What I really liked about Sieben Linden, my overwhelming memory, is that it totally shut me up. For at least 24 blissful hours, I didn’t need to listen to my own incessent internal cynicism. For those 24 hours, I could wander round and not be saddened, disappointed, or jaded by what us humans like to call progress. Sieben Linden is the clear conscience of human endeavour, so clear that you can drink it without adding fluoride, eat it without msg and hear it without turning up the volume to drown out the noise in your own head. If this is human potential, there’s hope.
Now, I immediately need to add that I was a tourist there. What I mean is, I don’t live and breathe, discuss and debate this eco-project day in day out. I walk in, marvel at the straw bale houses (one of them 3 storeys high), take in the natural water filtration system, express respect for the regeneration of the forests, admire the craftsmanship, sensitivity, the beauty and the consideration and then I leave – but not before my solar shower of course.
Sieben Linden is a cooperatively run project and, from what I know about cooperatives, which is a fair amount, they’re not an easy structure for humans to live and work within. SIeben Linden has encountered problems along the way and encourages open discussion and mediation where necessary and this apparently helps keep things fairly harmonious. But, the reality of cooperatives will always be that when you give people a voice, they will – quite rightly – use it. And this will inevitably lead to disagreements, especially when the people feel passionately about the subject.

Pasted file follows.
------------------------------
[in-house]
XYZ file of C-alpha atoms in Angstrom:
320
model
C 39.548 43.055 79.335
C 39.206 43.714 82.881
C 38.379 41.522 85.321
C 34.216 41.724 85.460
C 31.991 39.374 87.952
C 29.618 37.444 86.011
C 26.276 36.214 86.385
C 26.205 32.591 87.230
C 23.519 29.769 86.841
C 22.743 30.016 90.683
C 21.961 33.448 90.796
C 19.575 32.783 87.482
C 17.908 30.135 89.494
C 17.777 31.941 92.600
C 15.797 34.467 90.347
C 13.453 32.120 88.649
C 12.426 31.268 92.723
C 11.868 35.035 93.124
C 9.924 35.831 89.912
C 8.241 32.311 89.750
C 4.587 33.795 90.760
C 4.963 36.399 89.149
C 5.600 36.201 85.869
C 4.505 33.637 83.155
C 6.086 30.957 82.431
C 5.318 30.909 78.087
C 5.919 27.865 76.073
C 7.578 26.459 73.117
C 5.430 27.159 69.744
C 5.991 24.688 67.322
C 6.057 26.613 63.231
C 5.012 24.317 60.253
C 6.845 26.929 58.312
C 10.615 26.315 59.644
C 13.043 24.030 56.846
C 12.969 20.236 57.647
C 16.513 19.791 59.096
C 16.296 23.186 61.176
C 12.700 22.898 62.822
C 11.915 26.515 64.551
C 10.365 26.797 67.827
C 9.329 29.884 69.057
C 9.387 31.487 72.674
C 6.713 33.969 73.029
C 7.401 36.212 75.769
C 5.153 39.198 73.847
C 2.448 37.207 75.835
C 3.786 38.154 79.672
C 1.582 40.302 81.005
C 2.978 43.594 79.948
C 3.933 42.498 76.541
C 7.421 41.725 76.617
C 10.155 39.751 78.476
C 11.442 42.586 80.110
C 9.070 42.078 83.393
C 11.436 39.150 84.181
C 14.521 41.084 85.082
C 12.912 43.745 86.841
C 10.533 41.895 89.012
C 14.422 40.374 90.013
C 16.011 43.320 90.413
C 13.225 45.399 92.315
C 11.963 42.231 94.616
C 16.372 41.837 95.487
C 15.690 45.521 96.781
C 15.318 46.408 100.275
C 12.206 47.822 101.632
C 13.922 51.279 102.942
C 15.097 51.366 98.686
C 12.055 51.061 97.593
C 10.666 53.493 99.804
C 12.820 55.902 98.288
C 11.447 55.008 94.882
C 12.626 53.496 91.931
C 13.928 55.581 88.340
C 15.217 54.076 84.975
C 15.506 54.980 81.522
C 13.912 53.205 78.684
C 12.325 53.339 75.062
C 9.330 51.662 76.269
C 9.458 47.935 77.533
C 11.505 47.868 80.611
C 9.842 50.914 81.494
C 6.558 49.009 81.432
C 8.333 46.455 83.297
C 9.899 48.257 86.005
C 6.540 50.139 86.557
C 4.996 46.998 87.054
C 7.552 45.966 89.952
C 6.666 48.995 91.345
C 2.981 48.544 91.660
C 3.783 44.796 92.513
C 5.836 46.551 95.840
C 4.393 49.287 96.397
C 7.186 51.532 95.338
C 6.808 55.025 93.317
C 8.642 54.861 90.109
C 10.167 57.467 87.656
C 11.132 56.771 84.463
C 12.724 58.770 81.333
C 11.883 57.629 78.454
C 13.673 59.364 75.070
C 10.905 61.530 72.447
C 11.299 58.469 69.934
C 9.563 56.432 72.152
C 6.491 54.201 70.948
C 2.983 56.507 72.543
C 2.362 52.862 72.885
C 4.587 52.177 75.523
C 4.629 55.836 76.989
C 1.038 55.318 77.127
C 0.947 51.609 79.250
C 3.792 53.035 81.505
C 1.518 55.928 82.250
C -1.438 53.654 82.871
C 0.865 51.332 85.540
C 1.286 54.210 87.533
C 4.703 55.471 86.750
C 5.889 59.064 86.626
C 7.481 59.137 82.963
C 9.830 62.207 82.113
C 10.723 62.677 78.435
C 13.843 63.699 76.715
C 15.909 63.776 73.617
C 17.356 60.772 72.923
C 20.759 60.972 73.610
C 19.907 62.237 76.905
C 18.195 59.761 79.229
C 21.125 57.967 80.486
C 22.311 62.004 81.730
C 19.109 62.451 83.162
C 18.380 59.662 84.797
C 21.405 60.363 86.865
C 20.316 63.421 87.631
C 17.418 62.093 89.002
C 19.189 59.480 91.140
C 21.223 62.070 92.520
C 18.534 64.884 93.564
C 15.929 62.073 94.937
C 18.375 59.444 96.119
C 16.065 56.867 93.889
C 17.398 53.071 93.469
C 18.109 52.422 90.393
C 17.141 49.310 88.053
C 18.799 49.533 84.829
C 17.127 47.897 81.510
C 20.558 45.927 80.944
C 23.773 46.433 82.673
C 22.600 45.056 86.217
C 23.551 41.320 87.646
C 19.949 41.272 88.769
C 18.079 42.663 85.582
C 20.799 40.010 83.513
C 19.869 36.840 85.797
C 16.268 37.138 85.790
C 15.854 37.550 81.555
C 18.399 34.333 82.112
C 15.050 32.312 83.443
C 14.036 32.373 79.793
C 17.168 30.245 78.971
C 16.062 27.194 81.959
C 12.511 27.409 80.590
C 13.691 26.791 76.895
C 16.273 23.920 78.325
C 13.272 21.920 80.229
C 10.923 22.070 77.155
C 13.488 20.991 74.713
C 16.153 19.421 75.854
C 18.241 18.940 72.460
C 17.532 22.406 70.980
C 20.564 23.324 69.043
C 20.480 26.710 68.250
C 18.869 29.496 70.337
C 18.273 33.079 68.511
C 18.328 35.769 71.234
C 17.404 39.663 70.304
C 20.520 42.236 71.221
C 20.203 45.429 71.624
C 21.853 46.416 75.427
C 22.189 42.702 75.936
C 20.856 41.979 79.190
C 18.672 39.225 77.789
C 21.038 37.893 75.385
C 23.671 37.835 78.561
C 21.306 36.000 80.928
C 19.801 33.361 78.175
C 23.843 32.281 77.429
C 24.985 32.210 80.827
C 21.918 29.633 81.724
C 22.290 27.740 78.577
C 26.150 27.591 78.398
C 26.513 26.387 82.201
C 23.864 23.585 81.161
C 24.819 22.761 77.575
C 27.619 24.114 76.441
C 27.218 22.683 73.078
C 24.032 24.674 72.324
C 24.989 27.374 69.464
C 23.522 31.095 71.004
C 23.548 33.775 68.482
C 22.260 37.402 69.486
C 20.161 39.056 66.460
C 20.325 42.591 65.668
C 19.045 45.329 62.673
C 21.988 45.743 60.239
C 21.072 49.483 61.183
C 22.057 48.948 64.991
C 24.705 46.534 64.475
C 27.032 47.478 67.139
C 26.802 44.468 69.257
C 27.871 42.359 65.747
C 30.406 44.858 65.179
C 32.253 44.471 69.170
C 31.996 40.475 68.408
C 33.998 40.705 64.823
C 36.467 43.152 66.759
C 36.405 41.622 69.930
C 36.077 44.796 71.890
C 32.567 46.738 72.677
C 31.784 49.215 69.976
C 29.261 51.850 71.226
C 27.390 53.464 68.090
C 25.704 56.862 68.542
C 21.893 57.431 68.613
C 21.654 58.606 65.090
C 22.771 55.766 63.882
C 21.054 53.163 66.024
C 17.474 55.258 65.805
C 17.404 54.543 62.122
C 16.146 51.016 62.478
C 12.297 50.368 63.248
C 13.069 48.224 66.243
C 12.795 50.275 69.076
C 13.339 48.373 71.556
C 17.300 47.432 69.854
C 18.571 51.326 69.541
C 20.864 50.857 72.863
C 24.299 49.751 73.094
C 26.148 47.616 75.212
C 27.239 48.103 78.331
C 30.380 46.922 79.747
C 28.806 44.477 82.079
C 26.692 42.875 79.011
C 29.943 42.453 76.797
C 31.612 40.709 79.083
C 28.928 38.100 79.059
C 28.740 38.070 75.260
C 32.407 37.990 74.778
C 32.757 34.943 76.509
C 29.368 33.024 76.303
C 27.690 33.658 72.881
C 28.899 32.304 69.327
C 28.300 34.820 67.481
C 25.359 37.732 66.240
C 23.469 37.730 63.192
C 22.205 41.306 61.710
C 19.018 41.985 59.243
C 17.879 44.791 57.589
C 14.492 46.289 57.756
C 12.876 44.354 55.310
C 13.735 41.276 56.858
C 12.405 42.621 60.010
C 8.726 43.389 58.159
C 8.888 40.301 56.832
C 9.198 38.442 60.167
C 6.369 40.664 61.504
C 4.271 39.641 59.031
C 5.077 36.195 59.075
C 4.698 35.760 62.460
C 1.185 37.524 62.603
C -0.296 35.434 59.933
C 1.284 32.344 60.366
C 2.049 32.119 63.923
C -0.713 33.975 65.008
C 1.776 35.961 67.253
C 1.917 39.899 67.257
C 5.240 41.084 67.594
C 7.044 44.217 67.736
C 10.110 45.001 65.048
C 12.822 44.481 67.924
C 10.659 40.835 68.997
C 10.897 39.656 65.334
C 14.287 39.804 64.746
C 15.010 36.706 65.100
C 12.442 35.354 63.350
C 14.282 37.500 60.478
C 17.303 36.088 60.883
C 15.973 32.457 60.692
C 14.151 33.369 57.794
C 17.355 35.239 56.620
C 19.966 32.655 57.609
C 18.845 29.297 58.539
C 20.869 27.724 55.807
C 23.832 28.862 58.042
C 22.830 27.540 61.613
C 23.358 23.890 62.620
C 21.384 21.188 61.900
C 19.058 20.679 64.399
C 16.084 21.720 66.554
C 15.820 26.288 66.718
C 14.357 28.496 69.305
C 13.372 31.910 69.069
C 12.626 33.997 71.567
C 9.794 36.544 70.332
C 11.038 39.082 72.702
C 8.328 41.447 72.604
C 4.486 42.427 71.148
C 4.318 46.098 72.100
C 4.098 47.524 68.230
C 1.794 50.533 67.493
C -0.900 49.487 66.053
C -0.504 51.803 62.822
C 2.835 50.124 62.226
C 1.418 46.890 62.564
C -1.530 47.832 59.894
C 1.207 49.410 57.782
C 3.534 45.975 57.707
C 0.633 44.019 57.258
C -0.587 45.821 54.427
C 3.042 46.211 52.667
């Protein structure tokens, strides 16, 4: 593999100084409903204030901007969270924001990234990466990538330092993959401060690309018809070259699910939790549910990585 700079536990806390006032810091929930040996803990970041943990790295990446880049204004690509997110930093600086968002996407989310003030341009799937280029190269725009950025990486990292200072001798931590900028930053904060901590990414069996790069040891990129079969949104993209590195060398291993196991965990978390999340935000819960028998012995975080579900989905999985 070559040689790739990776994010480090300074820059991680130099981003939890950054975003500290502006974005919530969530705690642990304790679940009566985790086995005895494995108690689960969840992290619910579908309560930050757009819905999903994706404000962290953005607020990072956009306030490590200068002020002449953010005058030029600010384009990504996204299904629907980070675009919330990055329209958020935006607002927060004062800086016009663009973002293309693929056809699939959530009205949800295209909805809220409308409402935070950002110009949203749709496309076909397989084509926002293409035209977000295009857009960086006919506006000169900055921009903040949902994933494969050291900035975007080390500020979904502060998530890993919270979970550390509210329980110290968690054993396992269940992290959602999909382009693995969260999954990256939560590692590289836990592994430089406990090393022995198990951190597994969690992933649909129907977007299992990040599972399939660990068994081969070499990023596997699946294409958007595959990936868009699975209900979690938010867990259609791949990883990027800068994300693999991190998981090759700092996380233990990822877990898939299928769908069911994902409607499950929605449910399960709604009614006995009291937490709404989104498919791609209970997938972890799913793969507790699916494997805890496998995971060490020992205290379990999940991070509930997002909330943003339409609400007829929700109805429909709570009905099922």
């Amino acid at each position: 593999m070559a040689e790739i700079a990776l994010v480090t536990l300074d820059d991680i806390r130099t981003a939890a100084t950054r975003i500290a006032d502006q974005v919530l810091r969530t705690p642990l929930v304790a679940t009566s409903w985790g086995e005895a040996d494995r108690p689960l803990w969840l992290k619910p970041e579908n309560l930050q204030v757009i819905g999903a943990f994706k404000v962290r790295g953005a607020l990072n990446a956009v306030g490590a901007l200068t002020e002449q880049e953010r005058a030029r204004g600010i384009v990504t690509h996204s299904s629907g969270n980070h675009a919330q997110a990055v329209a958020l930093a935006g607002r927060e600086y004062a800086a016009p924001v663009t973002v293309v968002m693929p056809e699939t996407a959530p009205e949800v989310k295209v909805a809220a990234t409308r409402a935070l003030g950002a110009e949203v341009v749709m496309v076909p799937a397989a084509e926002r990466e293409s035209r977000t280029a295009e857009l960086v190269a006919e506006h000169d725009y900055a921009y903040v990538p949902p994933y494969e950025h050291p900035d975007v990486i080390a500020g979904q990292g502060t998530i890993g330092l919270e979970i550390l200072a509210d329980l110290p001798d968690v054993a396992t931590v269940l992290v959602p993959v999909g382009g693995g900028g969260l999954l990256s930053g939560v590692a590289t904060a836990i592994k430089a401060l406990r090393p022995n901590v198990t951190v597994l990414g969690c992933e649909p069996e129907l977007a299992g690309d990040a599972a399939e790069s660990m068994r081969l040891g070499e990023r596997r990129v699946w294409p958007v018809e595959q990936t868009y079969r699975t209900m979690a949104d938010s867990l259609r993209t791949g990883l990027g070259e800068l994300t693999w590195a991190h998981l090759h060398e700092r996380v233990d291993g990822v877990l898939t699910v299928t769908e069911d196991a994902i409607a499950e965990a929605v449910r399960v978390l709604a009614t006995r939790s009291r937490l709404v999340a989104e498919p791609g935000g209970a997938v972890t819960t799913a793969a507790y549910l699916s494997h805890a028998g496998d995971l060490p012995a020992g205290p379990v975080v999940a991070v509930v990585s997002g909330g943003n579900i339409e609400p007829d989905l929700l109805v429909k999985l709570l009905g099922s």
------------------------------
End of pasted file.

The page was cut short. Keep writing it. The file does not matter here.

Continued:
Another reality of a project like this is that it needs to generate an income. Sieben Linden gets money from external funders to develop sustainable, low impact dwellings, so this keeps people in paid employment for at least 4 hours per day. The rest of the day they give their time voluntarily. The part of Germany they’re based in (Sachsen Anhalt) is rural with high unemployment, so outside of the project, employment prospects are poor.
To boost income and no doubt to spread the word, Sieben Linden welcomes visitors – around 3000 last year. This makes for busy times and dilutes the peace in the community. And of course people are getting there in cars and buses and whatever else runs on fossil fuels.
So is Sieben Linden just a green oasis in the middle of the chaos? Quite possibly. But, that didn’t bother me. For me, it was great to be around people who want a better world doing what they can in their own lives to further that want. I enjoyed feeling the optimism of this project, I think the word is ‘inspirational’ – not a word I use very often.
You can read more about Sieben Linden here.